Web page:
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A Journal on Endocrine System Diseases

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Minerva Endocrinologica 2013 June;38(2):181-5


language: English

Diet and physical activity “defeated” Tuberil® in treatment of childhood obesity

Ferrara P. 1, Del Bufalo F. 2, Ianniello F. 1, Franceschini A. 3, Paolini Paoletti F. 4, Massart F. 5, Saggese G. 5

1 Department of Pediatric Sciences, A. Gemelli University Hospital, Rome, Italy; 2 Campus Bio-Medico University, Rome, Italy; 3 Department of Pediatrics, Perugia University Perugia, Italy; 4 Pediatrician of the National Health System Gualdo Tadino, Perugia, Italy; 5 Department of Pediatrics, Pisa University Hospital, Pisa, Italy


Aim: Childhood obesity is remarkably spreading worldwide, involving both industrialized and low-income countries. Its prevalence, outcome and socioeconomic impact call for the attention of medical community. We conducted a monocentric, open, two-arm, parallel-group study to evaluate the efficacy at reducing appetite and increasing dietary compliance of obese children of Tuberil®, a weight-loss supplement derived from potato and devoid of side effects.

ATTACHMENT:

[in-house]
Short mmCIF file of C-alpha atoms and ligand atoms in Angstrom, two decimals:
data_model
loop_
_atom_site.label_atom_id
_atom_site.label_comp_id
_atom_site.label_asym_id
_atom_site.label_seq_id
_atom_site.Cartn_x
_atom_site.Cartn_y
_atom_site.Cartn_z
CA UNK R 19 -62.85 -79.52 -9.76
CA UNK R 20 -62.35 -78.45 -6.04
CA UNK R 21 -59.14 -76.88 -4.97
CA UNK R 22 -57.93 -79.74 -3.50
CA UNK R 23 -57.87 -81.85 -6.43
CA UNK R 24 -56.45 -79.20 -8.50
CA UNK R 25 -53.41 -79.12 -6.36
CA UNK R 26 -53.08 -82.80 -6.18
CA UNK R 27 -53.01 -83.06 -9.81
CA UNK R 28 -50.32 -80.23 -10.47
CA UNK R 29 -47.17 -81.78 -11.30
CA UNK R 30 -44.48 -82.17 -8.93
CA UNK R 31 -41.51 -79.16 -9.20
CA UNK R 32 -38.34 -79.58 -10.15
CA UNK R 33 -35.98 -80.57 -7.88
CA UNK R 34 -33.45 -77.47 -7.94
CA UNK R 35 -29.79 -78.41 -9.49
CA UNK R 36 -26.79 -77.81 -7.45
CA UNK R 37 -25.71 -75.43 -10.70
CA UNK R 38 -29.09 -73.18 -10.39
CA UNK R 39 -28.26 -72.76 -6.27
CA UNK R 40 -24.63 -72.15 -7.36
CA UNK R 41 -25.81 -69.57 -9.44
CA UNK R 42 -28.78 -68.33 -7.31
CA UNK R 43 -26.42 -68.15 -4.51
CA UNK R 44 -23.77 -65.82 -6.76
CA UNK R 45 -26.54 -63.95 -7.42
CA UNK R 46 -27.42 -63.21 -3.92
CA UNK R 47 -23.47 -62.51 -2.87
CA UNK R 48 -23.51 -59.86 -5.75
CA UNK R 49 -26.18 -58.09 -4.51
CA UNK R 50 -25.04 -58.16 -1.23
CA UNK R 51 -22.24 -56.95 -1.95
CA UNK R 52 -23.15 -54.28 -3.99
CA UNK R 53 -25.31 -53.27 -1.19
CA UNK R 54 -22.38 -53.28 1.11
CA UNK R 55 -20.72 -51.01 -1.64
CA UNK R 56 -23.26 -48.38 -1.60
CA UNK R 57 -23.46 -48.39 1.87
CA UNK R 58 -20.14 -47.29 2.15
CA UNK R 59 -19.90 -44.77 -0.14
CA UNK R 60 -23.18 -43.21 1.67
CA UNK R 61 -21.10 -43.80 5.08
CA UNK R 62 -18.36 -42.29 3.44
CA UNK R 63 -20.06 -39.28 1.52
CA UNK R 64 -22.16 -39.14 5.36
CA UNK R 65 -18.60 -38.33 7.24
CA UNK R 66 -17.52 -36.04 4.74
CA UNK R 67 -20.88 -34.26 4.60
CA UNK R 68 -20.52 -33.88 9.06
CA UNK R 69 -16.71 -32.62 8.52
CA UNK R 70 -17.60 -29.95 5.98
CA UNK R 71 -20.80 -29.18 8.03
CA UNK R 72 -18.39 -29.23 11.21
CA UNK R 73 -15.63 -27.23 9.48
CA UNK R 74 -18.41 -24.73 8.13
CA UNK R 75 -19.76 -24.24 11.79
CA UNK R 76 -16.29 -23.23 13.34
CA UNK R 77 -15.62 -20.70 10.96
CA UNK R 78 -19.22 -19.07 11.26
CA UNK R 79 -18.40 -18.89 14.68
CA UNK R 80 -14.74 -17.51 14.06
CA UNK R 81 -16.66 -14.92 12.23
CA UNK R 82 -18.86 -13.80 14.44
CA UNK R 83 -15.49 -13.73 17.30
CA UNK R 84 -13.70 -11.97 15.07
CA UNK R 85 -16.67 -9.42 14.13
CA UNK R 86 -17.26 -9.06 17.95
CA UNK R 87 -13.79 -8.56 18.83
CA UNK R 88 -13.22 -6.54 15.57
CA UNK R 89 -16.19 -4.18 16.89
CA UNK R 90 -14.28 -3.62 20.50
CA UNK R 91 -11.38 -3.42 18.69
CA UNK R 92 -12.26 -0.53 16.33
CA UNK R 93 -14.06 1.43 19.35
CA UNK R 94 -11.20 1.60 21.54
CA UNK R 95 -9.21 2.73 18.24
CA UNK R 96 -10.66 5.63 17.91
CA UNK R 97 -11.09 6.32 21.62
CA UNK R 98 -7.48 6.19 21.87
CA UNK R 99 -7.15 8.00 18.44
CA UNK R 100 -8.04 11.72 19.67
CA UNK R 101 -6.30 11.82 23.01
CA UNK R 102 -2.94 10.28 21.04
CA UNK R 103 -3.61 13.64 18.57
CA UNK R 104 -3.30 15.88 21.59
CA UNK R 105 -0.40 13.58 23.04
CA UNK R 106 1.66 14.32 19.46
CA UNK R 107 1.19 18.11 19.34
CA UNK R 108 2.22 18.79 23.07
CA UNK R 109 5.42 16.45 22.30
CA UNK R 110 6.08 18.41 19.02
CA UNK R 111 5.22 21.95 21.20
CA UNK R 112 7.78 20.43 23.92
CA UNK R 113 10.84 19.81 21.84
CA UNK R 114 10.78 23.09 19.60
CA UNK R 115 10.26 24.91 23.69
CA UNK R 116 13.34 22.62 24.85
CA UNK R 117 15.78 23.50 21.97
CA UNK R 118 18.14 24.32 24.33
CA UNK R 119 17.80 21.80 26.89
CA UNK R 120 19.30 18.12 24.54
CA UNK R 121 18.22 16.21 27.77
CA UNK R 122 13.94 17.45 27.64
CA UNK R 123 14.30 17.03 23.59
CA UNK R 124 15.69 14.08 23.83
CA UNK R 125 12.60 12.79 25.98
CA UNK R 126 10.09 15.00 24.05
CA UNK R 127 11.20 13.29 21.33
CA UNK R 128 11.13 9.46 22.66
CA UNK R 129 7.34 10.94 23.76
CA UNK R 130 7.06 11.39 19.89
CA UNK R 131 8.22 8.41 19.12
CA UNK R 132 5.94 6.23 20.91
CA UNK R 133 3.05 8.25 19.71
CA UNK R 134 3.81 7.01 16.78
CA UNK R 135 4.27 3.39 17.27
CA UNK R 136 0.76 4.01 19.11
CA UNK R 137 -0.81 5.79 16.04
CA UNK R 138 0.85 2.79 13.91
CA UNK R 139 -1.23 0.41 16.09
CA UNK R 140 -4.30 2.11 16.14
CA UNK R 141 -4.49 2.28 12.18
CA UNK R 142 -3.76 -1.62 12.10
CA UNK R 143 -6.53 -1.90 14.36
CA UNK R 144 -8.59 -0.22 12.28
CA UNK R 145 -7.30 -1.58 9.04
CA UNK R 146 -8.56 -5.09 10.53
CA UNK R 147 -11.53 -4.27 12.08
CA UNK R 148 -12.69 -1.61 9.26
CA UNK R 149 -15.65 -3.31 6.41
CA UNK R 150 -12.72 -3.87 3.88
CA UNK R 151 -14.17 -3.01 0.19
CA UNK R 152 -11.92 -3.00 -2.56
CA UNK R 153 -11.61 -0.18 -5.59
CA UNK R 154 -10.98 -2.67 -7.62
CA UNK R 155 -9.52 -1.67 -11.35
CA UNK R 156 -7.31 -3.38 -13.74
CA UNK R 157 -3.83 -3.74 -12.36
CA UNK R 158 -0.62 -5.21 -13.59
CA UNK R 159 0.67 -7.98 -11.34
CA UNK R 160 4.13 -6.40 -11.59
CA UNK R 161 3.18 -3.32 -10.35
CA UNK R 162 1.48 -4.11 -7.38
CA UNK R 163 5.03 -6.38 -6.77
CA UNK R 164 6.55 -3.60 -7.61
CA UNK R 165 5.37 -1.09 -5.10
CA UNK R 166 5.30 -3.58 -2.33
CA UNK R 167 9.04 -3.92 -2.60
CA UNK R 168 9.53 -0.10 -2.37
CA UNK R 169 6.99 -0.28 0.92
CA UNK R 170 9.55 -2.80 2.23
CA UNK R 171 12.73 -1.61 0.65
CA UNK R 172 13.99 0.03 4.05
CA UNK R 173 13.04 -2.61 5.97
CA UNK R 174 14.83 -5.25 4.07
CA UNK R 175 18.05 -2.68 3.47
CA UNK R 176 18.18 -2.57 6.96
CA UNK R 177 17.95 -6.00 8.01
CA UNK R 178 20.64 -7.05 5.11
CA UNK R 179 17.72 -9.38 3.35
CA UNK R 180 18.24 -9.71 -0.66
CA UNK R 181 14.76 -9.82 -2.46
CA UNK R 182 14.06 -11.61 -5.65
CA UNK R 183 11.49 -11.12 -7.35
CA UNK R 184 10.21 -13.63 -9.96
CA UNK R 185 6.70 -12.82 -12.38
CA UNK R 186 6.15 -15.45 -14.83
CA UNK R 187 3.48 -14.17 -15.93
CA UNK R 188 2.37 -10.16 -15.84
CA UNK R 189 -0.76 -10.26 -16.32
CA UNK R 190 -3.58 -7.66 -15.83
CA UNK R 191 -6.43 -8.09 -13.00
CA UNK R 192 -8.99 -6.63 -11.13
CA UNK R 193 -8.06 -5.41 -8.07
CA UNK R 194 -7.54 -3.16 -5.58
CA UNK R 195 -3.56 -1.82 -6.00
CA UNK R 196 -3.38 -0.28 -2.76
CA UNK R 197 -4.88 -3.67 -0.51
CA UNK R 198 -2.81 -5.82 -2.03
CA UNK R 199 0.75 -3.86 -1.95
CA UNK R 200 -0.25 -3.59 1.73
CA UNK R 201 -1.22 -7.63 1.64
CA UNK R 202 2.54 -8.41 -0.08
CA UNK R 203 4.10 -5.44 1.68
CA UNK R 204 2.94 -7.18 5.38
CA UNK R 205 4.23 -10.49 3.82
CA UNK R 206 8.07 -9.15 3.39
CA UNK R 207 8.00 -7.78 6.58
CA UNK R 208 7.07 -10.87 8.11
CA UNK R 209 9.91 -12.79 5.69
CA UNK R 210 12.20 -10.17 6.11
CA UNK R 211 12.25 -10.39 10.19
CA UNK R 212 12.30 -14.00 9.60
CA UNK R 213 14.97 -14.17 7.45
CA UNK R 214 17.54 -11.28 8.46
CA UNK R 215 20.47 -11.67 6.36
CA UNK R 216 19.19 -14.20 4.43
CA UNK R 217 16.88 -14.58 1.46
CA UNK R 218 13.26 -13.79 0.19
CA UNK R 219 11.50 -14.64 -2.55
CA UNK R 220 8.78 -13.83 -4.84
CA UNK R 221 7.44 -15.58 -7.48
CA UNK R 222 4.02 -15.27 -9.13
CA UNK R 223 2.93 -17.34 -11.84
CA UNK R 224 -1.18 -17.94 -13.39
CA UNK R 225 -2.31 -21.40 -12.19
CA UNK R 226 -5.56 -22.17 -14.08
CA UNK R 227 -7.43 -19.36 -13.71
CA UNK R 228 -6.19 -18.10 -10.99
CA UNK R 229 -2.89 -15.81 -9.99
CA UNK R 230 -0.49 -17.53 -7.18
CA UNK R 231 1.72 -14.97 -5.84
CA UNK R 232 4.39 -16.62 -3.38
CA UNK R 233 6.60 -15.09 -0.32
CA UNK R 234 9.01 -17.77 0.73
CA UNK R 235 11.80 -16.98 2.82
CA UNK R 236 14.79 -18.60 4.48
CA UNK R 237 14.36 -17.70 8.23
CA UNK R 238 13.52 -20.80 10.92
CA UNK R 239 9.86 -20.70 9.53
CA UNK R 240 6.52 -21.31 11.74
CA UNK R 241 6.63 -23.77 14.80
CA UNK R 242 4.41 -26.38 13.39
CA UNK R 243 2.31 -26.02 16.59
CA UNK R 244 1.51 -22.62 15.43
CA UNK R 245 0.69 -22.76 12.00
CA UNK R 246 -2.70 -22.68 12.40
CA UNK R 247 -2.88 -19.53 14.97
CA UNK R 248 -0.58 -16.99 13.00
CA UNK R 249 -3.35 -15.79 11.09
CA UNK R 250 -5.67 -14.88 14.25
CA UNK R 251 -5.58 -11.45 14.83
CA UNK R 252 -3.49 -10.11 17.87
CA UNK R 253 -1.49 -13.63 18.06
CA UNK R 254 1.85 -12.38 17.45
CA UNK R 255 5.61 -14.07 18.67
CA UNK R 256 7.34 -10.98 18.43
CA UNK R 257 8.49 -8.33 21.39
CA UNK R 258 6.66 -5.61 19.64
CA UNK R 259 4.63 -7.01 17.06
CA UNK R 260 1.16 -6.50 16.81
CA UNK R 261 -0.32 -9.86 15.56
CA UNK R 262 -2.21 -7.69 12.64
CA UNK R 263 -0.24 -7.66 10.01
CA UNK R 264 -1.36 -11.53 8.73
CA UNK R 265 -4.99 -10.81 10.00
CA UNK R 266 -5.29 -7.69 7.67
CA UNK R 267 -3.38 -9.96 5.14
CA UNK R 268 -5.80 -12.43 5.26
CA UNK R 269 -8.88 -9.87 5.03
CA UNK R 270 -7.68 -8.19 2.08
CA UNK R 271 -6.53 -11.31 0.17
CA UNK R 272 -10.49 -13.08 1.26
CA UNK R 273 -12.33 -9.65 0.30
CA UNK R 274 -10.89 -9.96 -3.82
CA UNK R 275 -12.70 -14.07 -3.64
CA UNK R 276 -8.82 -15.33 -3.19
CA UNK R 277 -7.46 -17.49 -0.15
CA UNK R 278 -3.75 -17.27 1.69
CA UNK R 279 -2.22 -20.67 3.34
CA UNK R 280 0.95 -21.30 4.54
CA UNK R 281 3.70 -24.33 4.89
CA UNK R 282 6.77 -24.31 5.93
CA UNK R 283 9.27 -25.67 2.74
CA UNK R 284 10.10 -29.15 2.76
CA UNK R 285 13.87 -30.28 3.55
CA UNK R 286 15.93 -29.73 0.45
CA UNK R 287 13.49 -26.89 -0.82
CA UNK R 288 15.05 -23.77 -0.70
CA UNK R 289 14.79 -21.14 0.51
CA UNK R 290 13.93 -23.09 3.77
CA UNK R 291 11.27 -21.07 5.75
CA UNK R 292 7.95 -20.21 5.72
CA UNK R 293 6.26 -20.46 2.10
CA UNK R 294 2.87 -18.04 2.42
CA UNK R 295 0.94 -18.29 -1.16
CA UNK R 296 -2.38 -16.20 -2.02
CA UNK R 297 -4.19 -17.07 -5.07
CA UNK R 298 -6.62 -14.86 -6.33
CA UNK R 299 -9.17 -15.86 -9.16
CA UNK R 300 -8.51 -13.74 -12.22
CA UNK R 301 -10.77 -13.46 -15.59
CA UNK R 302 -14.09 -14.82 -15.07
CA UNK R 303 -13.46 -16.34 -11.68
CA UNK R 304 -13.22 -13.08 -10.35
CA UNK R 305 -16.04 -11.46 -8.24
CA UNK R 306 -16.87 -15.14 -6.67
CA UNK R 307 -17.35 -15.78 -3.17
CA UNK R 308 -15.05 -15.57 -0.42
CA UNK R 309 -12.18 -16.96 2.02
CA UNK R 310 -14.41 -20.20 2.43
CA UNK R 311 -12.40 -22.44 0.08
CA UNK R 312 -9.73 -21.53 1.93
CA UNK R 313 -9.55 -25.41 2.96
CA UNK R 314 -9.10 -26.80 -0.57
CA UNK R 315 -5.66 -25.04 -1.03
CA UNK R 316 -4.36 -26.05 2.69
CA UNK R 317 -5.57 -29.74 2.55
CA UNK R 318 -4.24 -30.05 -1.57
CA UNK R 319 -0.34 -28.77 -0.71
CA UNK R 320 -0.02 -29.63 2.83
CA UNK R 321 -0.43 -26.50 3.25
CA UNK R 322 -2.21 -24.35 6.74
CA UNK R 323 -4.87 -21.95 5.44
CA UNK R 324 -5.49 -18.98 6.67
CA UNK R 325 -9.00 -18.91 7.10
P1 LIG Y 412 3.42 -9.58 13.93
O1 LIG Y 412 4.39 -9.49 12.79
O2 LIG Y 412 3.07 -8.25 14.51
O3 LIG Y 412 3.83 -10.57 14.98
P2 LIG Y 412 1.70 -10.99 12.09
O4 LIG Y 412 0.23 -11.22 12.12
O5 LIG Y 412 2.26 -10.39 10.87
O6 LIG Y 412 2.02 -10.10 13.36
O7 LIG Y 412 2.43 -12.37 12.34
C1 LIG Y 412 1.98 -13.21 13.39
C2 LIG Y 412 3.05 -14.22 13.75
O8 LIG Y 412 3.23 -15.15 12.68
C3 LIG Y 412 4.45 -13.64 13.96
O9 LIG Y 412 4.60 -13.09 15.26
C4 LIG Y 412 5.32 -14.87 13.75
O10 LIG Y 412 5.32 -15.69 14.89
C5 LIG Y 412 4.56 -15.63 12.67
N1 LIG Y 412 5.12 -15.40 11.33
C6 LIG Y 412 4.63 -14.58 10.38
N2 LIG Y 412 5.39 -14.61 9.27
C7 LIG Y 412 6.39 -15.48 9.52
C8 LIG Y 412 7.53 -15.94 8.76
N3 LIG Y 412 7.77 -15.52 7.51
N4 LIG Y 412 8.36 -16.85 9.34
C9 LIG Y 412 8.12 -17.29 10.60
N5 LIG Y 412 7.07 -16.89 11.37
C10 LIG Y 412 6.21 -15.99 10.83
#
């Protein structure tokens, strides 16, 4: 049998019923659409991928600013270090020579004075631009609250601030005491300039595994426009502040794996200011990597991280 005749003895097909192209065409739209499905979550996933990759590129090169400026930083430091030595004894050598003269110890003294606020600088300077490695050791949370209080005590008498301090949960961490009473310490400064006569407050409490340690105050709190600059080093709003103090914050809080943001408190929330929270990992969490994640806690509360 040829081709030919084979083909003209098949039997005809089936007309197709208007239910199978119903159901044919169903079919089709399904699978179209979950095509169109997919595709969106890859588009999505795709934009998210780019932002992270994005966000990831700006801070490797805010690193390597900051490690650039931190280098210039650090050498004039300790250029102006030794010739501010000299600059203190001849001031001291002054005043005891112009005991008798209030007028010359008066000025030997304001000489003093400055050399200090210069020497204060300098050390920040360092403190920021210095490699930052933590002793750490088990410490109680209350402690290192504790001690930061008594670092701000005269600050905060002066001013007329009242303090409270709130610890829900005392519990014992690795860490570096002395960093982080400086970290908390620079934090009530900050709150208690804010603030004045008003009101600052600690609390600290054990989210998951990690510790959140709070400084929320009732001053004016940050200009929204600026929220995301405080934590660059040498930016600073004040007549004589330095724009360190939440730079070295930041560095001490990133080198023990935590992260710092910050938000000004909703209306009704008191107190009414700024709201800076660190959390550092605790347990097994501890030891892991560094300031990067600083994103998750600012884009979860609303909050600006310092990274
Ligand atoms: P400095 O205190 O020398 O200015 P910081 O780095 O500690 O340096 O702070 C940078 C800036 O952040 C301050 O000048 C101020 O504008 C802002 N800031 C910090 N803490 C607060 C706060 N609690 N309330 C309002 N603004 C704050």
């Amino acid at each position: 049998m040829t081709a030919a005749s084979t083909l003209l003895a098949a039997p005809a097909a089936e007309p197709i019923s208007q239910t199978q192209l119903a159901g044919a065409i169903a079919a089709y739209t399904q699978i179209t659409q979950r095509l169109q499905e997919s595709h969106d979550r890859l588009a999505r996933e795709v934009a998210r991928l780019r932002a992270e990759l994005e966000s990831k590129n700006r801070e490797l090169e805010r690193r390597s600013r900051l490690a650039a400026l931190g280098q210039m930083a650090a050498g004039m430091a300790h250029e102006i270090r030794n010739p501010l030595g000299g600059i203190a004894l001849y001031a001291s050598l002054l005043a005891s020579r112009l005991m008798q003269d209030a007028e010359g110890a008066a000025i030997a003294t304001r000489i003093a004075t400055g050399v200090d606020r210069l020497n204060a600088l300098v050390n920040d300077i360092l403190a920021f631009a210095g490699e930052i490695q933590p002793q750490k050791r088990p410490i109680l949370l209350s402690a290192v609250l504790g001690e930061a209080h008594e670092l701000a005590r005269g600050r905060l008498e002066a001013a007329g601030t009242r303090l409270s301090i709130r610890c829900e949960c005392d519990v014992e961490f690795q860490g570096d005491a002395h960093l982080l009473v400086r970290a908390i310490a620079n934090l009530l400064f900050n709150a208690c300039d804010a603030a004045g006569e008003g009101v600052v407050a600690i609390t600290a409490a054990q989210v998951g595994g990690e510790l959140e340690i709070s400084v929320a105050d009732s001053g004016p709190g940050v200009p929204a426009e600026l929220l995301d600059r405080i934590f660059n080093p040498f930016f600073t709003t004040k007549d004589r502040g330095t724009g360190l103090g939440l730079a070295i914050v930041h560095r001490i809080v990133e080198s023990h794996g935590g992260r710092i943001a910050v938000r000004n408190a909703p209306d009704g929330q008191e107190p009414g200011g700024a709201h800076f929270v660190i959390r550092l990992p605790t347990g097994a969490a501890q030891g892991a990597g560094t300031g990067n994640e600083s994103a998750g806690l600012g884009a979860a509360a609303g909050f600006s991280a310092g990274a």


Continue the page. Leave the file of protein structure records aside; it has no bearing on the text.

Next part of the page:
Methods: We recruited participants, children with BMI ≥85th, through direct referrals in pediatrician’s surgeries. Children were randomized to receive Tuberil® (group A) or nothing (group B), following a chronological order (A-B-A-B). Every child received a nutritionally balanced diet and had to record their appetite and to describe their meals in a diary.
Results: Even if we found a significant reduction in BMI, weight and waist circumference in both groups, no statistically significant differences between groups were noted. We did not found any significant differences in appetite between group A and B.
Conclusion: Our data show that Tuberil® has no efficacy neither in reducing appetite in children nor in increasing dietary compliance. We believe that only a nutritionally balanced diet and our attention in verifying their compliance led to the reduction in BMI, weight and waist circumferences noted in our series.

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